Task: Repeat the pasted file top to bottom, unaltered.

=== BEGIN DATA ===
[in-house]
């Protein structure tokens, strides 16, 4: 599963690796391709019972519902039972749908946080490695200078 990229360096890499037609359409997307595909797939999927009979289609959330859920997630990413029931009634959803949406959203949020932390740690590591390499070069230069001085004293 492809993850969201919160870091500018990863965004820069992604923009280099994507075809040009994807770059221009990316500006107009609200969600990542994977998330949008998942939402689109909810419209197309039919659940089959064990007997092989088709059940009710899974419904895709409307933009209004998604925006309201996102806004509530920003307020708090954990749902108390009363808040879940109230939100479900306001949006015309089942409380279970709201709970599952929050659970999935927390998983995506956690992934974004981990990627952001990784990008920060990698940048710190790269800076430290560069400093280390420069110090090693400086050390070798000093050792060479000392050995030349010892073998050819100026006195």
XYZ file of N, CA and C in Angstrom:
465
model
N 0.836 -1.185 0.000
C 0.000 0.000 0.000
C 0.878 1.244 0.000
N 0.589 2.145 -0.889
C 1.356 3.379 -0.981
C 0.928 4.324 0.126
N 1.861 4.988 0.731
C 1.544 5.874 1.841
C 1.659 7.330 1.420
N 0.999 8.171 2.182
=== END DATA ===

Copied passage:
[in-house]
């Protein structure tokens, strides 16, 4: 599963690796391709019972519902039972749908946080490695200078 990229360096890499037609359409997307595909797939999927009979289609959330859920997630990413029931009634959803949406959203949020932390740690590591390499070069230069001085004293 492809993850969201919160870091500018990863965004820069992604923009280099994507075809040009994807770059221009990316500006107009609200969600990542994977998330949008998942939402689109909810419209197309039919659940089959064990007997092989088709059940009710899974419904895709409307933009209004998604925006309201996102806004509530920003307020708090954990749902108390009363808040879940109230939100479900306001949006015309089942409380279970709201709970599952929050659970999935927390998983995506956690992934974004981990990627952001990784990008920060990698940048710190790269800076430290560069400093280390420069110090090693400086050390070798000093050792060479000392050995030349010892073998050819100026006195």
XYZ file of N, CA and C in Angstrom:
465
model
N 0.836 -1.185 0.000
C 0.000 0.000 0.000
C 0.878 1.244 0.000
N 0.589 2.145 -0.889
C 1.356 3.379 -0.981
C 0.928 4.324 0.126
N 1.861 4.988 0.731
C 1.544 5.874 1.841
C 1.659 7.330 1.420
N 0.999 8.171 2.182